> Westminster Abbey
> The Tomb of Henry III. from St. Edward's Chapel
Westminster Abbey - Poet's Corner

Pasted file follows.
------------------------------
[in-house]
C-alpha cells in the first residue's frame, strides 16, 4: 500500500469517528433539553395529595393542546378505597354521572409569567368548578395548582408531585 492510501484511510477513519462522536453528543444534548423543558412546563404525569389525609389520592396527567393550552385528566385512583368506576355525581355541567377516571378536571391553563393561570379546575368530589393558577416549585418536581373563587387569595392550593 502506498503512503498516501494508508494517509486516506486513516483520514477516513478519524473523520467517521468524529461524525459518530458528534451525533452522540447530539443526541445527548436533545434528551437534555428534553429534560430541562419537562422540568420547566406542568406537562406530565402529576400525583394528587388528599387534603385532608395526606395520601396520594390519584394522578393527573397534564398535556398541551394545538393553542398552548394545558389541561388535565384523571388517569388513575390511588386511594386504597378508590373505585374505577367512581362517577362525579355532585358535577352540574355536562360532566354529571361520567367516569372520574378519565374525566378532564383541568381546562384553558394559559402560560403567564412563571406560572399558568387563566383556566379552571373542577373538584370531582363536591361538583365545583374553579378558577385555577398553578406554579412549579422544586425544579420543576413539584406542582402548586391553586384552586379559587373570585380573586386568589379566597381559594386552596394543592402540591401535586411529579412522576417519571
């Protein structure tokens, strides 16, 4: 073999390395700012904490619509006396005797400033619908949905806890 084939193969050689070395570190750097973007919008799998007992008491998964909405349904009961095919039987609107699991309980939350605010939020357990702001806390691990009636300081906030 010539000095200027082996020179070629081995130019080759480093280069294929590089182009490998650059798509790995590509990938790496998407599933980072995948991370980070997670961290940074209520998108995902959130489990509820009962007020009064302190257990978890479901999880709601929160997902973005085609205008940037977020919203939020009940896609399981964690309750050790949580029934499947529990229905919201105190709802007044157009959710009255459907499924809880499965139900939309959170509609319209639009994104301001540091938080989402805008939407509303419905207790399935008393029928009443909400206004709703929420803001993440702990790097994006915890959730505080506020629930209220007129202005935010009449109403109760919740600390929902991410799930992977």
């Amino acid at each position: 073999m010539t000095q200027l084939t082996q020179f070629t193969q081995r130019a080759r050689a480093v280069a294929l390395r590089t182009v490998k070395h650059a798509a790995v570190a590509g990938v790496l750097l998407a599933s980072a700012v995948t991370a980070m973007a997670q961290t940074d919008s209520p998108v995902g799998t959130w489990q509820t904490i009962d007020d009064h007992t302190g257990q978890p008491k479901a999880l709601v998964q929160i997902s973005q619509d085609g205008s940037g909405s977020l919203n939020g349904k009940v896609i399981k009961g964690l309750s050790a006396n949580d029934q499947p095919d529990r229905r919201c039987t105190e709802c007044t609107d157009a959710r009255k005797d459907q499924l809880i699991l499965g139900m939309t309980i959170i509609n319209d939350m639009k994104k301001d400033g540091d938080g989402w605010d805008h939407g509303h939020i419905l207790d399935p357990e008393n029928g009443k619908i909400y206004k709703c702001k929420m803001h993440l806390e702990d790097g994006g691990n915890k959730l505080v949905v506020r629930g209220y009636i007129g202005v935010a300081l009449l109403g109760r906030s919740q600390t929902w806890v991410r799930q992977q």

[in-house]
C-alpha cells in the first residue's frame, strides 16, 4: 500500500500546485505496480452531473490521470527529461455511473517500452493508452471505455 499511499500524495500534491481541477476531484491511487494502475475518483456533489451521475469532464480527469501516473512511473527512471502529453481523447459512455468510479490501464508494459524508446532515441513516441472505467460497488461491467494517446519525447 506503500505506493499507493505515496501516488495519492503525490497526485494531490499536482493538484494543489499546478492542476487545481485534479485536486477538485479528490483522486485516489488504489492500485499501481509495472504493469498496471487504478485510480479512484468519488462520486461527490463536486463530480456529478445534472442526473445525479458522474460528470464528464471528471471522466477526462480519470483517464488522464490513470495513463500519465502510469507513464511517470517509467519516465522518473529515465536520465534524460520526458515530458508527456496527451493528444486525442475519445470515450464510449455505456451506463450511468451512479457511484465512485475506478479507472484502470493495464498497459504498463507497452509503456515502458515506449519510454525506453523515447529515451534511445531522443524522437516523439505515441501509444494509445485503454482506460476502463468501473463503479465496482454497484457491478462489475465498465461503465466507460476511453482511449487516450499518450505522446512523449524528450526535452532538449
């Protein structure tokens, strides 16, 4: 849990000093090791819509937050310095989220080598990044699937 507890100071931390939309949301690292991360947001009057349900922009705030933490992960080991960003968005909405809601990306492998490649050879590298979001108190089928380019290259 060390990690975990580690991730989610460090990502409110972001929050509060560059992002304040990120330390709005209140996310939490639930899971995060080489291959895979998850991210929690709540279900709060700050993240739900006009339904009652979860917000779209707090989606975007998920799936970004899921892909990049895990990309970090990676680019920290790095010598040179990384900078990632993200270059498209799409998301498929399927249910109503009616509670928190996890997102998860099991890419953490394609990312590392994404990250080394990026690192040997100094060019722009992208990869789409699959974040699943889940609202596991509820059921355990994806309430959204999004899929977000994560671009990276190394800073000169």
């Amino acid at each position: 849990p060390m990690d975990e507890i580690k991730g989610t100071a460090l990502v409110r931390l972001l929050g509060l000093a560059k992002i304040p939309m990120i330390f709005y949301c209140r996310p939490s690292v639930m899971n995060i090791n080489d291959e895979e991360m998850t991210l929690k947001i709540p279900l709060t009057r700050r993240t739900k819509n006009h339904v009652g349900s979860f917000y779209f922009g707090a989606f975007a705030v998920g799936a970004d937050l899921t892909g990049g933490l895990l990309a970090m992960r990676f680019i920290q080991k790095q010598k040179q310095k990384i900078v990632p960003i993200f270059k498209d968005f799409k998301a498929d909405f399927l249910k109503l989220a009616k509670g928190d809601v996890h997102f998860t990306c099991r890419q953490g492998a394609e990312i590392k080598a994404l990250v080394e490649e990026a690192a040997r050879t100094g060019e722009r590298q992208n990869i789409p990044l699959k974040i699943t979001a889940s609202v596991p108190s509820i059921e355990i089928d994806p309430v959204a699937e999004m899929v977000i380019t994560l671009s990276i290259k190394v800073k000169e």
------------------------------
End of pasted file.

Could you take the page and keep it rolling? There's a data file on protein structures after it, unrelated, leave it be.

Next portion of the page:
The tomb of our second founder, the builder of this portion of the Abbey Church, has, like the shrine of St. Edward, suffered much from the despoiler's hand. The tomb was made by the same Italian workmen who were employed upon the shrine, but the effigies, both of Henry and his daughter-in-law, Eleanor of Castile, who is buried at his feet, are by an Englishman, one William Torel. We see on this side one of the porphyry slabs which Edward I. brought with him from the Continent, when he returned from the Crusades a year after his father's death. In the niches below, some of the most precious relics were kept. Beyond the small black marble tomb of Elizabeth Tudor is that of Queen Eleanor, first wife of Edward I., flanked by one of the entrance turrets to the Chantry of Henry V.